Q: Poop is non-living organic waste. If a pool is using Orenda enzymes, do pool operators still need to shock the pool and close it for a few hours after a fecal incident?

A: Yes, operators still need to shock and close the pool, per health code requirements. Orenda enzymes will break down and digest much of the problem, but the health risks are because of the bacteria in the feces, which—as we just discussed—are not disinfected by enzymes. The chlorine shock is needed for health and safety reasons.

Q: Our skin is covered with layers of dead skin. Do enzymes try to eat us?

A: Legitimate question...and the answer is no. They do, however, eat secretions from our skin, like sweat and oils. They also eat skin that flakes off our bodies. But even if enzymes did try to eat our dead skin, it would be less noticeable than chlorine’s effect—burning it.

The Orenda Difference

CV-700 updated bottlesThere are several brands of enzyme products you can buy for a swimming pool, so it is worth noting the differences between them. The most significant is the ratio and quality of both the enzymes and surfactants. Since Orenda upholds NSF® Standard 50, the purity and strength will be consistent in every bottle.

Competitors can make up for this difference in quality by adding more surfactants to their recipe, and fewer enzymes. While these products can make a pool shine in the short term, the effect soon wears off. Orenda product ratios are calculated for maximum effectiveness and engineered to ensure that the enzymes do the heavy lifting. Our customers recognize the Orenda difference.

Orenda enzymes were not made for swimming pools. They were originally industrial wastewater formulas. The difference in strength speaks for itself.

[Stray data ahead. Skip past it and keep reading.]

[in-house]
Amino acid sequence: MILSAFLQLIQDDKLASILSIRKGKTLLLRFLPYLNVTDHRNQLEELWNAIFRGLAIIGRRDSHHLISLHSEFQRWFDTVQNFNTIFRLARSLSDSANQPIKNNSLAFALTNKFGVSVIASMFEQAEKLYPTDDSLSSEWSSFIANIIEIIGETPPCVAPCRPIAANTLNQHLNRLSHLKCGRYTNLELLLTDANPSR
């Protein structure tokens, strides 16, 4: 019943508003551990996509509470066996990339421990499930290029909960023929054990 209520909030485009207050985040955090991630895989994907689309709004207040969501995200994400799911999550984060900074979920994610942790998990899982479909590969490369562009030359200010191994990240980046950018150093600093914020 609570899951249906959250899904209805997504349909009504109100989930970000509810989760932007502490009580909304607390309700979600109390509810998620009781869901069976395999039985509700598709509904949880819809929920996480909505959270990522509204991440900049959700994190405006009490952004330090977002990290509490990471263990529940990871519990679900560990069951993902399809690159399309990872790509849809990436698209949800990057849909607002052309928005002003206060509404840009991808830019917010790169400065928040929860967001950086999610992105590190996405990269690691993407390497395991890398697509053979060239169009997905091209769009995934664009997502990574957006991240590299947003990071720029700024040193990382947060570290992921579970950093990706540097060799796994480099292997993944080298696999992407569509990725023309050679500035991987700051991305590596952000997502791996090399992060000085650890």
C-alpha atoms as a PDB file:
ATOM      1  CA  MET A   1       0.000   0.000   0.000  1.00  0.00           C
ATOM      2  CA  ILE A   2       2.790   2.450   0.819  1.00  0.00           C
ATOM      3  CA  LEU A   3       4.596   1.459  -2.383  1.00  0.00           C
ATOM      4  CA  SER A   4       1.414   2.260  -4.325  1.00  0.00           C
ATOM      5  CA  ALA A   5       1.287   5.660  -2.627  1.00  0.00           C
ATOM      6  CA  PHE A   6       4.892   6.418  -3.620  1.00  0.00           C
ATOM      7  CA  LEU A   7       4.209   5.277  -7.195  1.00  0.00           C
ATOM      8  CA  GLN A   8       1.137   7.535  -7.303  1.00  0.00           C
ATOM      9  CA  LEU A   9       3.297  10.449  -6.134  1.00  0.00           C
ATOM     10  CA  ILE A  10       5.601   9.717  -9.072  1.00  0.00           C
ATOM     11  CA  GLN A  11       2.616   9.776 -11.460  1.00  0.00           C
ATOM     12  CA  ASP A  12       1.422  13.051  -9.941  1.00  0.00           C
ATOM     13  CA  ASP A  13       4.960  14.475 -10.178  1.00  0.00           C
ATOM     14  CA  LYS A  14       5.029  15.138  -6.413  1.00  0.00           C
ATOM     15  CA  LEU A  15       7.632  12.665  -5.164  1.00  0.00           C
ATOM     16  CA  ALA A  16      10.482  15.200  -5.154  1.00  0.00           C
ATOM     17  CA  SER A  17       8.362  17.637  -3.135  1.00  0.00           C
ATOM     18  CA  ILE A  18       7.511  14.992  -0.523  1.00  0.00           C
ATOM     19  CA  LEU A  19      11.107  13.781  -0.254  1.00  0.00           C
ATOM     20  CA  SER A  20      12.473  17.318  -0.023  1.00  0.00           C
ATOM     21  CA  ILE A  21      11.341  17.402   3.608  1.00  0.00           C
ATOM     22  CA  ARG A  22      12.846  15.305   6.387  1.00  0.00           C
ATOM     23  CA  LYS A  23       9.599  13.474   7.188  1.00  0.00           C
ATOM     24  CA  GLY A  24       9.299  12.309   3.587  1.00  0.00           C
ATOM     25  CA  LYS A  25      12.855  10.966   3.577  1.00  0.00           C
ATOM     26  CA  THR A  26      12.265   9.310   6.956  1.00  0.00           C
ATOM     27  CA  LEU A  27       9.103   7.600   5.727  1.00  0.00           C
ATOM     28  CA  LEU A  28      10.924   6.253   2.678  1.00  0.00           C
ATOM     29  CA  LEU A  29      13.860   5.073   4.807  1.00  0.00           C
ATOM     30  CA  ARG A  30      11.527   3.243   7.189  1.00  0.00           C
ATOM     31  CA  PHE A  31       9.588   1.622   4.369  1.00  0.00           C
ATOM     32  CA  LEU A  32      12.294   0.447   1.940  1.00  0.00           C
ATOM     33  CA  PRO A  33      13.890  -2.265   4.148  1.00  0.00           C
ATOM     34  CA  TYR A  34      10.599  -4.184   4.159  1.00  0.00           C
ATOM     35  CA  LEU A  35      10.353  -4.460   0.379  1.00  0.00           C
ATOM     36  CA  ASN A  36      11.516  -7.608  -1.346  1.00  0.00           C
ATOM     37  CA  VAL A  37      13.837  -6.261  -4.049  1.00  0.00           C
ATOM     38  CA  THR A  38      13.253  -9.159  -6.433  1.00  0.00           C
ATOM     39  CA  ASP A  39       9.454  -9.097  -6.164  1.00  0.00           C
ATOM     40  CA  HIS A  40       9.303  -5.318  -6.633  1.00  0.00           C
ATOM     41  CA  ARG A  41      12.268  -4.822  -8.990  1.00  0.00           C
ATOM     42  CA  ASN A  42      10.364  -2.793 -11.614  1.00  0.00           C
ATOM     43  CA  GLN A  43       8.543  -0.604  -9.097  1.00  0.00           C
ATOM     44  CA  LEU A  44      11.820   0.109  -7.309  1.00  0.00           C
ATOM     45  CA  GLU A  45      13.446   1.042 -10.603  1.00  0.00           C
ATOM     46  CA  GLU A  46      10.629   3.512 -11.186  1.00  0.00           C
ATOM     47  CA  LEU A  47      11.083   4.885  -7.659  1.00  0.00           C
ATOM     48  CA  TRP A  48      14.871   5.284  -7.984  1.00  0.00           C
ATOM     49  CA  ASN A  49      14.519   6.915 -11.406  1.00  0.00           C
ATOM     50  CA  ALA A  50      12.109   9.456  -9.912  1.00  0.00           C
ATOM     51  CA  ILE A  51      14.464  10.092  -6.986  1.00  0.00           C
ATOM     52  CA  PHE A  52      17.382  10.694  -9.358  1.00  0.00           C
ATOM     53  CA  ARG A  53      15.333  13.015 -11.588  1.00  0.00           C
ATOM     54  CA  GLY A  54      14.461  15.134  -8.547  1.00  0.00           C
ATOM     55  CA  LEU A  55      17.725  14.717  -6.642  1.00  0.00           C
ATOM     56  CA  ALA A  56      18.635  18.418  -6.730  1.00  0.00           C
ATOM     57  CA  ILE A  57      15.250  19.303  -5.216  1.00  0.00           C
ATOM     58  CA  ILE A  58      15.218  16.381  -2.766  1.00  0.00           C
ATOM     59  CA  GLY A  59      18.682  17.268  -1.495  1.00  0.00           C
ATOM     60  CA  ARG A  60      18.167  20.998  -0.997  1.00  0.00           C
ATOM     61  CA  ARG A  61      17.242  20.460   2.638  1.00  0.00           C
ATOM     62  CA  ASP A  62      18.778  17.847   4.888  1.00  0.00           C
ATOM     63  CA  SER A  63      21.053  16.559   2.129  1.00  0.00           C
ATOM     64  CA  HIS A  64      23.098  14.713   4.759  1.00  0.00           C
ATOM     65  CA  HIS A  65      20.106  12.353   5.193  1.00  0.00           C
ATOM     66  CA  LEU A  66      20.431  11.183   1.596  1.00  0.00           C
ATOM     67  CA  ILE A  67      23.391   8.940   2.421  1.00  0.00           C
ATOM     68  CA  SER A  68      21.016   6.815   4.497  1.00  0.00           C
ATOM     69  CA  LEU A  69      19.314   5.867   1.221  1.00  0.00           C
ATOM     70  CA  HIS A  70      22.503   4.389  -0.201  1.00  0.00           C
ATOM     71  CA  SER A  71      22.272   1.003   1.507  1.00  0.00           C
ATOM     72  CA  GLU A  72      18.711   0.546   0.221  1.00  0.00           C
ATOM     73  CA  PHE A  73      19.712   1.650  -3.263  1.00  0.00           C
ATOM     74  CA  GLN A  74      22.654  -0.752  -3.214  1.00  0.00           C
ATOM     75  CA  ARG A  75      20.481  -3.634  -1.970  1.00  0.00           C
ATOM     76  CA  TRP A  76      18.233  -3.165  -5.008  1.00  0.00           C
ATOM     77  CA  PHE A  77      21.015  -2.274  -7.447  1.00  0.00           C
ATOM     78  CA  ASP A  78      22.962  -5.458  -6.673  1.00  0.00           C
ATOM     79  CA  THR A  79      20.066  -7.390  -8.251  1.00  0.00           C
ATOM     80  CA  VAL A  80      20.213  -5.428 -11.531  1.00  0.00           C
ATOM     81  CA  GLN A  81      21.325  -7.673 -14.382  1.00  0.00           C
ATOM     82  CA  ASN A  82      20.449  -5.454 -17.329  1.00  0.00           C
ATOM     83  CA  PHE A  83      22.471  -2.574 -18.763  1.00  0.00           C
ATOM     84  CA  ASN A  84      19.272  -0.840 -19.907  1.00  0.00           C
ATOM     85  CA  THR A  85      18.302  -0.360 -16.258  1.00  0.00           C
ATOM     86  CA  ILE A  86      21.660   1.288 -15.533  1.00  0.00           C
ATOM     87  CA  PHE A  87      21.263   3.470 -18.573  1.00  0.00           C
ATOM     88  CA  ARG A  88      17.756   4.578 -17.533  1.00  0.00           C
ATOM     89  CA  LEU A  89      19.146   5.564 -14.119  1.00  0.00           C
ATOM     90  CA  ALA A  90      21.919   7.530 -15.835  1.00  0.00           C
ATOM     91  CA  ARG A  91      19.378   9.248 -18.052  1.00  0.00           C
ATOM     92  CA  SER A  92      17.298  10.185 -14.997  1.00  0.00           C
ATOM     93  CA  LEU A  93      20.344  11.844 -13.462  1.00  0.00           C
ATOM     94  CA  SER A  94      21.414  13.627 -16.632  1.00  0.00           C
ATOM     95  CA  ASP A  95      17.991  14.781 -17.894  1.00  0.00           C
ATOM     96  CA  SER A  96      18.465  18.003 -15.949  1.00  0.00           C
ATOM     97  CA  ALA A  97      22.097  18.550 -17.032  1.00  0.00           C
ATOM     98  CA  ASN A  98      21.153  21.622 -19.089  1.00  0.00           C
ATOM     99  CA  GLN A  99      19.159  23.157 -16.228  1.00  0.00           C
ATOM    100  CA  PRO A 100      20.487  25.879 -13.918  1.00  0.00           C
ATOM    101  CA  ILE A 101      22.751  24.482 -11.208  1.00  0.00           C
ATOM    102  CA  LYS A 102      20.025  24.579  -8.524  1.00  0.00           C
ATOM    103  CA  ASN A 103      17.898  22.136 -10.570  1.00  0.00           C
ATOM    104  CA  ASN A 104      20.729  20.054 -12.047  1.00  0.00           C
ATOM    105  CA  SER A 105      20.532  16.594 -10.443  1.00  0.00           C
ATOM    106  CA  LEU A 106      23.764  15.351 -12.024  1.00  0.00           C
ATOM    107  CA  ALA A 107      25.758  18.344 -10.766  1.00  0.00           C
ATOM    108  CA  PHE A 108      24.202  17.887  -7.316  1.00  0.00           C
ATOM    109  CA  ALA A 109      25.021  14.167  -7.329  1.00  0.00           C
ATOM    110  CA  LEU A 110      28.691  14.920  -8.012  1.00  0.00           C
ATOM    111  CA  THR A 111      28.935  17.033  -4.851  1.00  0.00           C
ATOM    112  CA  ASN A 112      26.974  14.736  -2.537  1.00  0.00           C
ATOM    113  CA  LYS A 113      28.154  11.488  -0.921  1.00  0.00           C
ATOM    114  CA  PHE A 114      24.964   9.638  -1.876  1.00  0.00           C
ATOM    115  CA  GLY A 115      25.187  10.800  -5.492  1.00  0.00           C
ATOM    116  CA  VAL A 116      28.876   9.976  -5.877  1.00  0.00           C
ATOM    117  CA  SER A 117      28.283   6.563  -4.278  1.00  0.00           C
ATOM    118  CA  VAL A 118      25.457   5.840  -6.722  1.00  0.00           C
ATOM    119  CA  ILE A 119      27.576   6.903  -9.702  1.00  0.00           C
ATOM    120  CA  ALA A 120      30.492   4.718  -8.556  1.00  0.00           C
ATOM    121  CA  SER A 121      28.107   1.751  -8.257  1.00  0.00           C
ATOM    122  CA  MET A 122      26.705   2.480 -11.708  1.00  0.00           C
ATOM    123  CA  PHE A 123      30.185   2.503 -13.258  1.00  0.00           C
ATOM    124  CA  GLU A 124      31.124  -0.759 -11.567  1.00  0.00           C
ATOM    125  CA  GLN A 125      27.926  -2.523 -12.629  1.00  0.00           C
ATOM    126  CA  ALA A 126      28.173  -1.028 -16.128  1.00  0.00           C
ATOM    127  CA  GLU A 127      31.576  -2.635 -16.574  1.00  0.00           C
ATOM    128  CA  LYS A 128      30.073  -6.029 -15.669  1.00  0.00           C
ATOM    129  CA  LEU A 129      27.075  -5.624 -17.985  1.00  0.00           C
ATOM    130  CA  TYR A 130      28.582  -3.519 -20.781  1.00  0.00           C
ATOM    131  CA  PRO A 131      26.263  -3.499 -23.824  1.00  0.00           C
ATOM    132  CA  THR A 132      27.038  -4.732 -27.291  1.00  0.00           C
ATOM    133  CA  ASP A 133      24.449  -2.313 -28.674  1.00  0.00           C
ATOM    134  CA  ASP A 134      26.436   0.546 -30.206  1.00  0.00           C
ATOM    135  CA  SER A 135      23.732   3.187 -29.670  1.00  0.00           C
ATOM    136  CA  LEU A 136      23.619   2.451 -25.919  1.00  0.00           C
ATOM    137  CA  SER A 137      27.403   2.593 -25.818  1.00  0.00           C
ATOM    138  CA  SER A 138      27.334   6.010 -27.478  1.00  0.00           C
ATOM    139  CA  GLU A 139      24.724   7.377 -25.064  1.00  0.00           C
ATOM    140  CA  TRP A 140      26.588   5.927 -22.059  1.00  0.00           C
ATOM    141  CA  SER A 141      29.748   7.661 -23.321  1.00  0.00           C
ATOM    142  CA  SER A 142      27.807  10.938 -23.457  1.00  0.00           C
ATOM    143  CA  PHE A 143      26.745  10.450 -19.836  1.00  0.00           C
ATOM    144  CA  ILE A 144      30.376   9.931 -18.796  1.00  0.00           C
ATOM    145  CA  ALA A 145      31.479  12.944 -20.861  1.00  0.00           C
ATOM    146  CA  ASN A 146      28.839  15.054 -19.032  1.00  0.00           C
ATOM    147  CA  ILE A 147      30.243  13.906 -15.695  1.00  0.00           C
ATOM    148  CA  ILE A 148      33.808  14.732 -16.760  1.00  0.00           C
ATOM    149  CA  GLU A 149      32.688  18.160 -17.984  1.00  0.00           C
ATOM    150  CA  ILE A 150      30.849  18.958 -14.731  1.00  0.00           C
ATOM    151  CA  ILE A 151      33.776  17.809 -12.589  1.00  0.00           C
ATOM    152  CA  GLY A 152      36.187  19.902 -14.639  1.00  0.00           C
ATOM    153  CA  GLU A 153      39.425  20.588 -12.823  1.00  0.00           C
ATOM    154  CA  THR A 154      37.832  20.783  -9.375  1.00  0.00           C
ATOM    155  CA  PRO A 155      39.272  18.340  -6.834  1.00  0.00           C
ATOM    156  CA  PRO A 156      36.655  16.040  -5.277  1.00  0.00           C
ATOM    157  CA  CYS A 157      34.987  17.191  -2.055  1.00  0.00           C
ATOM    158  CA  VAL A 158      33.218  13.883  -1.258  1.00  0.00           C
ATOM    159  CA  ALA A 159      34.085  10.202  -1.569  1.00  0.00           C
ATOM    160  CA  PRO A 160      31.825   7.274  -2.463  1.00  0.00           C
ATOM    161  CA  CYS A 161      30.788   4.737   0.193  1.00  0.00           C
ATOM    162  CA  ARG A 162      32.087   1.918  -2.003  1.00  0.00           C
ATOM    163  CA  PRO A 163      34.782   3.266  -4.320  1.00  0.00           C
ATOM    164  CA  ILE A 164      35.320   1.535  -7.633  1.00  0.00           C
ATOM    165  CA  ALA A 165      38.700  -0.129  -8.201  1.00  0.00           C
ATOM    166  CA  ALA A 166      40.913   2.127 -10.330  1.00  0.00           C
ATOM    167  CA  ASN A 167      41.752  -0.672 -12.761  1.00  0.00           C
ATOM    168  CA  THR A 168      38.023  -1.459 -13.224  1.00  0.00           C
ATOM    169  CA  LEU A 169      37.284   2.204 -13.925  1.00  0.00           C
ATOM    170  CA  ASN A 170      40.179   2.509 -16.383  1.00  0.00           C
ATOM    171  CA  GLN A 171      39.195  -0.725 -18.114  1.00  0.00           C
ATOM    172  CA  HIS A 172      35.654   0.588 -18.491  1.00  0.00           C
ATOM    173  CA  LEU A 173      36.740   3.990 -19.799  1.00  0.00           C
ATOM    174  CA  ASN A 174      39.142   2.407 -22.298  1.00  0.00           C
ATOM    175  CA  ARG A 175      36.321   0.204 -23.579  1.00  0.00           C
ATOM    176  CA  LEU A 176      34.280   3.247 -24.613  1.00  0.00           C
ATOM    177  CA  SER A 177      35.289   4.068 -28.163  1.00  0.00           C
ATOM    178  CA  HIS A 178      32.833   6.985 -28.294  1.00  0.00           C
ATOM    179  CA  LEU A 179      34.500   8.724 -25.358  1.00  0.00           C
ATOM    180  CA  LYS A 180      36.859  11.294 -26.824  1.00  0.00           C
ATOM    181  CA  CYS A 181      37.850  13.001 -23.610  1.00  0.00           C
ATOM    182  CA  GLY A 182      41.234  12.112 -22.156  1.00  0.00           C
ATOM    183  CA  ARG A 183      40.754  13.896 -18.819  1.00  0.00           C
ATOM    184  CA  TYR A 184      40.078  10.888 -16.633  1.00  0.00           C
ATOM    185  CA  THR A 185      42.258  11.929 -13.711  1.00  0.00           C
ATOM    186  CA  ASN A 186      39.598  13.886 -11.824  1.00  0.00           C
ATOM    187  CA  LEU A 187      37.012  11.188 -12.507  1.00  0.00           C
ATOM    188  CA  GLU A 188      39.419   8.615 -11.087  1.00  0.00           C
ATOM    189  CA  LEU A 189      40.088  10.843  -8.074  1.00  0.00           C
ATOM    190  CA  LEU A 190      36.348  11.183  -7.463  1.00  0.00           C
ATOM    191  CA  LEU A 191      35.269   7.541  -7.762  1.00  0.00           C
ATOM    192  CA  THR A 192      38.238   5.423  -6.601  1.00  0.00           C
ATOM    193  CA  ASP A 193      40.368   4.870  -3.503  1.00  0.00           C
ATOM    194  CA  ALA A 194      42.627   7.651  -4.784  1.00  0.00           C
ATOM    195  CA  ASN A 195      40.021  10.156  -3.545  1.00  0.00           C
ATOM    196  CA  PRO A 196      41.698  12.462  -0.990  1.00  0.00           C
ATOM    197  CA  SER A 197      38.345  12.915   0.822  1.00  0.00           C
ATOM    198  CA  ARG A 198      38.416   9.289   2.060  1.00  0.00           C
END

Orenda treated pools vs. traditionally treated pools


Same pool, same lane. The only difference? The Orenda Enzymes


enzyme treated pool Queens University of Charlotte hosts world-class swimmers. Their water is treated by Orenda.

Orenda proudly treats several pools that are home to some of the greatest swimmers in the world. For example, Queens University in Charlotte trains in Orenda-treated water. We have spoken with many of the athletes and coaches, and most of them had no idea what we did, but they did notice a significant difference in clarity, feel, texture, taste, and smell.

But do you know what they noticed the most?

After getting out of the pool, their skin isn’t as dry, and their hair doesn’t feel as dry and brittle. To swimmers, that’s a big deal. Most swimmers leave the pool early in the morning and go straight to school, so chlorine stays on their skin all day, and their hair takes more and more shampoo to heal.

What if you didn’t need as much chlorine anymore, and still had a clean, healthy pool? And what if you eliminated the need to shock, except during fecal incidents? What could reducing chlorine demand do for your operating budget? What could it do for your patrons’ comfort and for their longer-term skin and hair health? What could that do for your pool’s appearance, reputation, and maintenance costs?

Maintenance costs

Orenda enzymes and chlorine circulate through the entire filtration system. Together, they clean out the inside of pipes and filters. Oftentimes, filters get clogged up because of organic waste…but Orenda products break that waste down, reducing the need for filter maintenance (like replacing the filter sand). It also can reduce backwashing, by eating through the gunk and grime that causes back-pressure to build in the filter tanks.

Using enzymes in pools is a non-toxic, non-hazardous, eco-friendly alternative to shocking with chlorine. They serve a different purpose than secondary disinfectants like UV, because they circulate throughout the pool instead of being stuck in the pump room waiting for contaminants to pass through.